Bond : Loretta Mester Revealed An Important Insider Economic Review at Global Interdependence Center. Loretta Mester is president of Cleveland Federal Reserve.  While her speeches normally general in nature. Her May 14 presentation to Global Interdependence Center has detail. Allowing to better understand her hawkish analysis of . and Fed policy.

To understand how bond function ’s her general opinion about macroeconomy:

this year and , I expect above-trend output growth, continued strength in labor markets and firming inflation. I believe the . is slightly beyond most employment, from the standpoint of the cyclical conditions monetary policy , and that inflation will our symmetric 2 percent goal a the to two years. This is based favorable underlying fundamentals, accommodative monetary and fiscal policies, household balance sheets, rising personal , a global that is improving overall, and stable inflation expectations.

 “Above-trend growth” describes the relationship between projected GDP growth (which is a combination of population and productivity advances, along increases in investment ) and real growth.  When real growth is faster than projected growth, inflation .  “Maximum employment’ also has inflationary implications.  The basic economic theory holds that most employment causes inflation.

Mester also bases her future US Bond  bullish projections recent developments.  The and Jobs Act and increased federal will domestic demand while the synchronous nature of global growth should foreign appetite . goods (although the ’s strength limit growth). These all sound economic prognostications.

’s turn to the Mester’s opinion about the labor market.  Mester believes the economy is near full employment which is largely supported by the data.  The unemployment is 3.%.  The of establishment jobs growth also very strong:

The monthly jobs data is noisy and subject to many revisions.  Using various removes that noise.  The 3, 6, and 12- moving average of jobs gains are clustered around 200,000 – a very strong pace an economy this far into an expansion.  Other jobs market data also supports Mester’s “full-employment” description:

The above chart is from the Atlanta Fed; the exception of wages, labor market indicators are now above their respective highs of the last expansion.

As prices Mester argues, “I expect to see -to- variation in the numbers around an underlying upward trend in inflation, as inflation moves to our goal on a the year or so.”  Here, she runs in the same problem that has had the last five years: prices have been reluctant to comply with ’s near-constant projection prices to move above 2%.  A look at the of PCE price increases shows the problem:

As with the jobs numbers, the moving averages remove the monthly noise from the indicator.  Currently, all the moving averages are the 2% level.  And we’ve been in this exact before (where the 3 and 6- averages are rising) almost exactly year ago.  While Mester comments that ’s 2% PCE is symmetrical (meaning would be concerned if prices spent a prolonged period or above 2%) she seems ready to pull the trigger on hikes before prices are above the 2% for any length of .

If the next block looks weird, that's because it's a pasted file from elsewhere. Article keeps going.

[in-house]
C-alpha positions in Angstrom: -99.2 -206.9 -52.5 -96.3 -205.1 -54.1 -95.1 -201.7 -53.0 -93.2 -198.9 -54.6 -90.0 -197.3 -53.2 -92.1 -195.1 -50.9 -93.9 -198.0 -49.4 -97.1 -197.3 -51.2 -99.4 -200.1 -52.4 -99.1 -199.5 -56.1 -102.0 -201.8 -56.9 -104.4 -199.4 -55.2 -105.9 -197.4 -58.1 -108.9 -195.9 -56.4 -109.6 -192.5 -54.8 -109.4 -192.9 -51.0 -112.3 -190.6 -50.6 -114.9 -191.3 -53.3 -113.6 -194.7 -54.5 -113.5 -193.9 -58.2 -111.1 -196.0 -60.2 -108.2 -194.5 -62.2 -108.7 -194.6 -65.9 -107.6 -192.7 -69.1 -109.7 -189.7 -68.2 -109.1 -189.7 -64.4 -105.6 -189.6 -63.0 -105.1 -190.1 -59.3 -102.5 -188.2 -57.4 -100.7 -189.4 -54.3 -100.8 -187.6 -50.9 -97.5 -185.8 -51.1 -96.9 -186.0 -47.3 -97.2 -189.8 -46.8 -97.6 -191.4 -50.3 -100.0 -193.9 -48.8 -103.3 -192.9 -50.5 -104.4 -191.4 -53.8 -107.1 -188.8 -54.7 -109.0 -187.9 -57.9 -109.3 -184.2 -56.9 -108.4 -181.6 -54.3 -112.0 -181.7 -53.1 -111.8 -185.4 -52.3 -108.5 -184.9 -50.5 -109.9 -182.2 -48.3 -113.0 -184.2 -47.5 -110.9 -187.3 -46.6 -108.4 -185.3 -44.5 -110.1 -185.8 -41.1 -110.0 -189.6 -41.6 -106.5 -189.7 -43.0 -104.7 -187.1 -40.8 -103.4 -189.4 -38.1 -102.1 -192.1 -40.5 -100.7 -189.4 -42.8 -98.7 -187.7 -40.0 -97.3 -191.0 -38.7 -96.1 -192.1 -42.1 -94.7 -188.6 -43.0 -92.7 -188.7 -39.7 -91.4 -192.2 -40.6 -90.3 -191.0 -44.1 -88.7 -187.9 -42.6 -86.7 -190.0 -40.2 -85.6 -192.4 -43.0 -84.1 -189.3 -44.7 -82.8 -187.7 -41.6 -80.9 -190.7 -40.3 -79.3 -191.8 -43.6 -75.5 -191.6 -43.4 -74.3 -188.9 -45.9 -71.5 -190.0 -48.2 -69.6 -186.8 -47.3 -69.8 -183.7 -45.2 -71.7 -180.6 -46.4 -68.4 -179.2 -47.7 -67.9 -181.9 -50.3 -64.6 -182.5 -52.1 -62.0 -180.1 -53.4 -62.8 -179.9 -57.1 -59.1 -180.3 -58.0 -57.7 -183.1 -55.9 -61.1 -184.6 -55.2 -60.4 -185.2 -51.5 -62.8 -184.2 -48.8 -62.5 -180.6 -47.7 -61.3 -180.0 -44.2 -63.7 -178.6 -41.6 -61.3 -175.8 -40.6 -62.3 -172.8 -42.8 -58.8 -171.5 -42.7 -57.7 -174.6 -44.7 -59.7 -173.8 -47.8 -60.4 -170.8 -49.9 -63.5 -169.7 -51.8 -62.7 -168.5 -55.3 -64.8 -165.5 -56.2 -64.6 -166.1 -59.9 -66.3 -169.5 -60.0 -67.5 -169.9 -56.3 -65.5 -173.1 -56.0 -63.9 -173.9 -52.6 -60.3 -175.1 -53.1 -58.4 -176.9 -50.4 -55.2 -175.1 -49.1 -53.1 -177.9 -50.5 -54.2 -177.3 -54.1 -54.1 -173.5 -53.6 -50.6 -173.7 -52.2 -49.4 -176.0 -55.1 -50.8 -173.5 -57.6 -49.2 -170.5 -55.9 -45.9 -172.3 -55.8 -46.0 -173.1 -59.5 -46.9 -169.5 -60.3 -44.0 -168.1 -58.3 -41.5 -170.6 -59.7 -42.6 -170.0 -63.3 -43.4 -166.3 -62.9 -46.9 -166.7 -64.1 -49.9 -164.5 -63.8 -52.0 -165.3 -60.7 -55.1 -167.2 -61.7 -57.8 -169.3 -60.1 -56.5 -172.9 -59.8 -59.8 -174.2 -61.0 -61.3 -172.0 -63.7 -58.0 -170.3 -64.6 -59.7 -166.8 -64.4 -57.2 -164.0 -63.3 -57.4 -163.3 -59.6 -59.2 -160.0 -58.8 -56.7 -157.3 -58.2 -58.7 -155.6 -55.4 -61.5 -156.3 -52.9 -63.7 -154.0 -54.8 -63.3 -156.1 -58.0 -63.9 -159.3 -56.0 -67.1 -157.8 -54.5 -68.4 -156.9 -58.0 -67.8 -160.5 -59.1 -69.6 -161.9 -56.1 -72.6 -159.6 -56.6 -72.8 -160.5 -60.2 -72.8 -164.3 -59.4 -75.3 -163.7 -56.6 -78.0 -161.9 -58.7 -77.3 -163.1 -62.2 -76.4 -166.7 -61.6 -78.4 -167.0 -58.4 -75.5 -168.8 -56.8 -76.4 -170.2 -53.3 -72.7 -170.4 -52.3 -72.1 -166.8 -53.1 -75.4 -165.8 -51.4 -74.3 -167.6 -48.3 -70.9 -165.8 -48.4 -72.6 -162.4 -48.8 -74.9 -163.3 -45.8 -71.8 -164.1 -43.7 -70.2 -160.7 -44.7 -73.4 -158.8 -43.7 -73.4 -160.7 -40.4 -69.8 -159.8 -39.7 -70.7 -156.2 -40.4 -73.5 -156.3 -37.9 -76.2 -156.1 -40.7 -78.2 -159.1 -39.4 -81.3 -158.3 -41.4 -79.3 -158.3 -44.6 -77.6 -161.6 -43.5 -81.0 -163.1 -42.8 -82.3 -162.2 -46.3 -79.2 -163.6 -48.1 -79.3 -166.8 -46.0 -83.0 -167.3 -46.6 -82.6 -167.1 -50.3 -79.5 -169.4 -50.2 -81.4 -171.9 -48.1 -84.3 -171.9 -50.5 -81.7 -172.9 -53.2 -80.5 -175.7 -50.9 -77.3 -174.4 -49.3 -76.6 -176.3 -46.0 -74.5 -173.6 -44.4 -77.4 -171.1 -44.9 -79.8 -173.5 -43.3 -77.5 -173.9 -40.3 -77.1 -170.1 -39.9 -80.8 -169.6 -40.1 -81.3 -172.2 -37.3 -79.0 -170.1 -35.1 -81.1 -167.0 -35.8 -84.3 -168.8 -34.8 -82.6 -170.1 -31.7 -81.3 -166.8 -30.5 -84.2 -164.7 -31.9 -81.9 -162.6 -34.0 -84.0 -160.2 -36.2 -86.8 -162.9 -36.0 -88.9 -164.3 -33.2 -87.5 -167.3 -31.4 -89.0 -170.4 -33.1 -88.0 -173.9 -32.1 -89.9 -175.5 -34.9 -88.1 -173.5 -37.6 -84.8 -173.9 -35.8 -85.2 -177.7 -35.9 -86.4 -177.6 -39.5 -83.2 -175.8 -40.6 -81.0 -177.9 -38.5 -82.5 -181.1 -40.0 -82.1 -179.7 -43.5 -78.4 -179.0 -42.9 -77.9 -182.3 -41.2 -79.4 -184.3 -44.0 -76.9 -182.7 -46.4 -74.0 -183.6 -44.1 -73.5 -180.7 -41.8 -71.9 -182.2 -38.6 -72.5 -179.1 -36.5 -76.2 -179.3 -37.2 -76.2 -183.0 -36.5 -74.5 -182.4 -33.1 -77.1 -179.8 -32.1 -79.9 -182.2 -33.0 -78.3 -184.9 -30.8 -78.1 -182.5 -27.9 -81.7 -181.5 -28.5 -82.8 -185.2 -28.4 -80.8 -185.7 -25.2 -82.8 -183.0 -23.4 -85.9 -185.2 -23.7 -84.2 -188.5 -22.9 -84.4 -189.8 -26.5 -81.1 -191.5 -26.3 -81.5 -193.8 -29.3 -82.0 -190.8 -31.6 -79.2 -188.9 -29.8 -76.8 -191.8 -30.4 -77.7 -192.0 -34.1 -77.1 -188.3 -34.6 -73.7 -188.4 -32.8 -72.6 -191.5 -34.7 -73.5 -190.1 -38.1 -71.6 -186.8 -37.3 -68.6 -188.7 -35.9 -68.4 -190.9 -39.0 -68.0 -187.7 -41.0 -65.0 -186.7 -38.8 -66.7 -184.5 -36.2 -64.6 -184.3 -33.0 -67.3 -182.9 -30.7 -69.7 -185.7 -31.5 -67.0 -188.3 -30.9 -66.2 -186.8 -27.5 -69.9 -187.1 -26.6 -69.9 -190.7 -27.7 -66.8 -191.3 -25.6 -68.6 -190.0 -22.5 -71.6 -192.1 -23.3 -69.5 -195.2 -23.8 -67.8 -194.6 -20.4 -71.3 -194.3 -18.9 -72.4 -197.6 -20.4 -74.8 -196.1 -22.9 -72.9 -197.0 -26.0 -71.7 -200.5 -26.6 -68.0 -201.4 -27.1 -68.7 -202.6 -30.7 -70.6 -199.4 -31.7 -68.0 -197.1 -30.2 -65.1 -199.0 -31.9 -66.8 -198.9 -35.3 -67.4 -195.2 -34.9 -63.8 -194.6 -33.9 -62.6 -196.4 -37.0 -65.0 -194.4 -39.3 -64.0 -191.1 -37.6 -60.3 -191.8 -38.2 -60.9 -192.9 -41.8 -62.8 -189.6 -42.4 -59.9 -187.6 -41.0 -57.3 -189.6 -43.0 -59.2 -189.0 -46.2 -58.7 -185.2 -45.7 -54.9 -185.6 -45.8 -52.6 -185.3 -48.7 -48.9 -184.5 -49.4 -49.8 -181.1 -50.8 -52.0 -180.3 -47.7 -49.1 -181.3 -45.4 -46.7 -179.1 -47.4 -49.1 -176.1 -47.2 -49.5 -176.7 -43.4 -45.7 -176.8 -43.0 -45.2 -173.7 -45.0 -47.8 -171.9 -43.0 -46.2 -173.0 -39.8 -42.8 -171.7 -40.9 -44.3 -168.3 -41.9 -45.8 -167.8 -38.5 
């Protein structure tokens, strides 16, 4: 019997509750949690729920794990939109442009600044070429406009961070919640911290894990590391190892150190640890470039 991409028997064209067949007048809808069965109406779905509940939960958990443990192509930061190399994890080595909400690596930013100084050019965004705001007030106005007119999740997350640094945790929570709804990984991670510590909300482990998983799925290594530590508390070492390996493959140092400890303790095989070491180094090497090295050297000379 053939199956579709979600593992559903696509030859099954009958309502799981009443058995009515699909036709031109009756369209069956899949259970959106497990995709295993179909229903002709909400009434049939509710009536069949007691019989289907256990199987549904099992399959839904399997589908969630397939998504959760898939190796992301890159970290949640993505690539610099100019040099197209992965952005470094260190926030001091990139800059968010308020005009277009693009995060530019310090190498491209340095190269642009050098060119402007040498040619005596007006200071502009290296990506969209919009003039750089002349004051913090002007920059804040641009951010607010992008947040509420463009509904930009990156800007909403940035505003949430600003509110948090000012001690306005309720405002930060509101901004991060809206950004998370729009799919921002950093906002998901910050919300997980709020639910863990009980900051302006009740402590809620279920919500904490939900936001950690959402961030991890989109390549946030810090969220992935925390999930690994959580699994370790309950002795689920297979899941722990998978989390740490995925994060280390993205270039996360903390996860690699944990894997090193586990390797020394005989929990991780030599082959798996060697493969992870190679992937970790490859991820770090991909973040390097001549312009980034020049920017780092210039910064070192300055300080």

Mester bolsters her argument by noting that anecdotal evidence from businesses in her district indicates increasing pricing pressure.  This is supported by the latest Beige Book, which observed:

Prices increased across all Districts, generally at a moderate pace. There were widespread that steel prices , sometimes dramatically, to the tariff. Prices for building materials continued to briskly, especially for lumber, drywall, and concrete. Transportation costs also generally , with contacts citing fuel prices and shortages of truck drivers as the primary causes. There were scattered of successfully passing through price increases to in manufacturing, , transportation, and construction. Businesses generally expect further price increases in the months ahead, particularly for steel and building materials. 

The latest ISM manufacturing report adds further confirmation.  Nevertheless, the latest Fed projections don’t have the PCE price index rising to 2% until 201.  Although Mester’s price arguments are on sounder footing than they would have been a year ago, there is still enough uncertainty surrounding the PCE index to call for caution when projecting sharp price increases.

              Mester is undoubtedly of the more hawkish members of the Fed.  Her analysis of the macroeconomy and labor market are strongly supported by the data.  Her on prices, however, are less so.  The PCE index’s move above 2% is recent; and the Fed has projected that prices would move above 2% “in the intermediate term” for several years, only to have prices stay weak.  The Fed should wait for the PCE price index to remain above 2% for more than a month before a more hawkish polity stance.

Data source: By HaleStewart from XE Currency